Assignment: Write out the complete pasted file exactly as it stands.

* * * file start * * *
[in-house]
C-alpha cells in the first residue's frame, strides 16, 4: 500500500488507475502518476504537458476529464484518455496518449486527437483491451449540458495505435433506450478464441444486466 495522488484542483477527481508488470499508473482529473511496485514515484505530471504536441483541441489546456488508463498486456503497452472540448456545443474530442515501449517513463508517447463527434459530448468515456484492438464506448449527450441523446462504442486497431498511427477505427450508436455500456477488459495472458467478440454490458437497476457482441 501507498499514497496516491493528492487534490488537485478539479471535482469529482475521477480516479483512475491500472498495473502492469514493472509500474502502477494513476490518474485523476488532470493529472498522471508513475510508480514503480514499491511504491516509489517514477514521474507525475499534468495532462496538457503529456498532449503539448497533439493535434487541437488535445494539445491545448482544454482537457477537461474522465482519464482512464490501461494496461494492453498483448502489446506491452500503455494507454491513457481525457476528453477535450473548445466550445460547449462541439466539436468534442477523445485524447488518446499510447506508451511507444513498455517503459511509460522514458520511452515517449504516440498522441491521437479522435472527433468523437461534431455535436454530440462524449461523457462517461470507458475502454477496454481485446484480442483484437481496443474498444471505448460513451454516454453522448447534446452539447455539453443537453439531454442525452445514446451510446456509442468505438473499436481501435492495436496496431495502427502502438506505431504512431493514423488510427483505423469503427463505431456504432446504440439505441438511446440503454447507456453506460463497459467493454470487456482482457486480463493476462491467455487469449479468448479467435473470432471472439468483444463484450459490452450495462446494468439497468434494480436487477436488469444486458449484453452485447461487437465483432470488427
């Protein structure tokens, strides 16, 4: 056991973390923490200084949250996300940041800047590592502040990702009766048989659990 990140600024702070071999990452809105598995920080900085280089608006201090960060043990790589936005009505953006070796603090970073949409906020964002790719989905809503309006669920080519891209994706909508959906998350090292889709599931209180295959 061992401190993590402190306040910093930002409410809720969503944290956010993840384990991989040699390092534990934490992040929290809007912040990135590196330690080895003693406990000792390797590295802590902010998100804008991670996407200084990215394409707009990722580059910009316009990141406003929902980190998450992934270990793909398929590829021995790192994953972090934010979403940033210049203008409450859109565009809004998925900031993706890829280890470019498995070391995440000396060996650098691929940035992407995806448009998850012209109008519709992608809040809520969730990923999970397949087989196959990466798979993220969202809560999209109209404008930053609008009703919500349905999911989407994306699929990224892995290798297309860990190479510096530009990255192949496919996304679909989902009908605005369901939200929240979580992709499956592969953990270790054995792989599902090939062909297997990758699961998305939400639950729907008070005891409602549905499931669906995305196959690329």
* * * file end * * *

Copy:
[in-house]
C-alpha cells in the first residue's frame, strides 16, 4: 500500500488507475502518476504537458476529464484518455496518449486527437483491451449540458495505435433506450478464441444486466 495522488484542483477527481508488470499508473482529473511496485514515484505530471504536441483541441489546456488508463498486456503497452472540448456545443474530442515501449517513463508517447463527434459530448468515456484492438464506448449527450441523446462504442486497431498511427477505427450508436455500456477488459495472458467478440454490458437497476457482441 501507498499514497496516491493528492487534490488537485478539479471535482469529482475521477480516479483512475491500472498495473502492469514493472509500474502502477494513476490518474485523476488532470493529472498522471508513475510508480514503480514499491511504491516509489517514477514521474507525475499534468495532462496538457503529456498532449503539448497533439493535434487541437488535445494539445491545448482544454482537457477537461474522465482519464482512464490501461494496461494492453498483448502489446506491452500503455494507454491513457481525457476528453477535450473548445466550445460547449462541439466539436468534442477523445485524447488518446499510447506508451511507444513498455517503459511509460522514458520511452515517449504516440498522441491521437479522435472527433468523437461534431455535436454530440462524449461523457462517461470507458475502454477496454481485446484480442483484437481496443474498444471505448460513451454516454453522448447534446452539447455539453443537453439531454442525452445514446451510446456509442468505438473499436481501435492495436496496431495502427502502438506505431504512431493514423488510427483505423469503427463505431456504432446504440439505441438511446440503454447507456453506460463497459467493454470487456482482457486480463493476462491467455487469449479468448479467435473470432471472439468483444463484450459490452450495462446494468439497468434494480436487477436488469444486458449484453452485447461487437465483432470488427
């Protein structure tokens, strides 16, 4: 056991973390923490200084949250996300940041800047590592502040990702009766048989659990 990140600024702070071999990452809105598995920080900085280089608006201090960060043990790589936005009505953006070796603090970073949409906020964002790719989905809503309006669920080519891209994706909508959906998350090292889709599931209180295959 061992401190993590402190306040910093930002409410809720969503944290956010993840384990991989040699390092534990934490992040929290809007912040990135590196330690080895003693406990000792390797590295802590902010998100804008991670996407200084990215394409707009990722580059910009316009990141406003929902980190998450992934270990793909398929590829021995790192994953972090934010979403940033210049203008409450859109565009809004998925900031993706890829280890470019498995070391995440000396060996650098691929940035992407995806448009998850012209109008519709992608809040809520969730990923999970397949087989196959990466798979993220969202809560999209109209404008930053609008009703919500349905999911989407994306699929990224892995290798297309860990190479510096530009990255192949496919996304679909989902009908605005369901939200929240979580992709499956592969953990270790054995792989599902090939062909297997990758699961998305939400639950729907008070005891409602549905499931669906995305196959690329």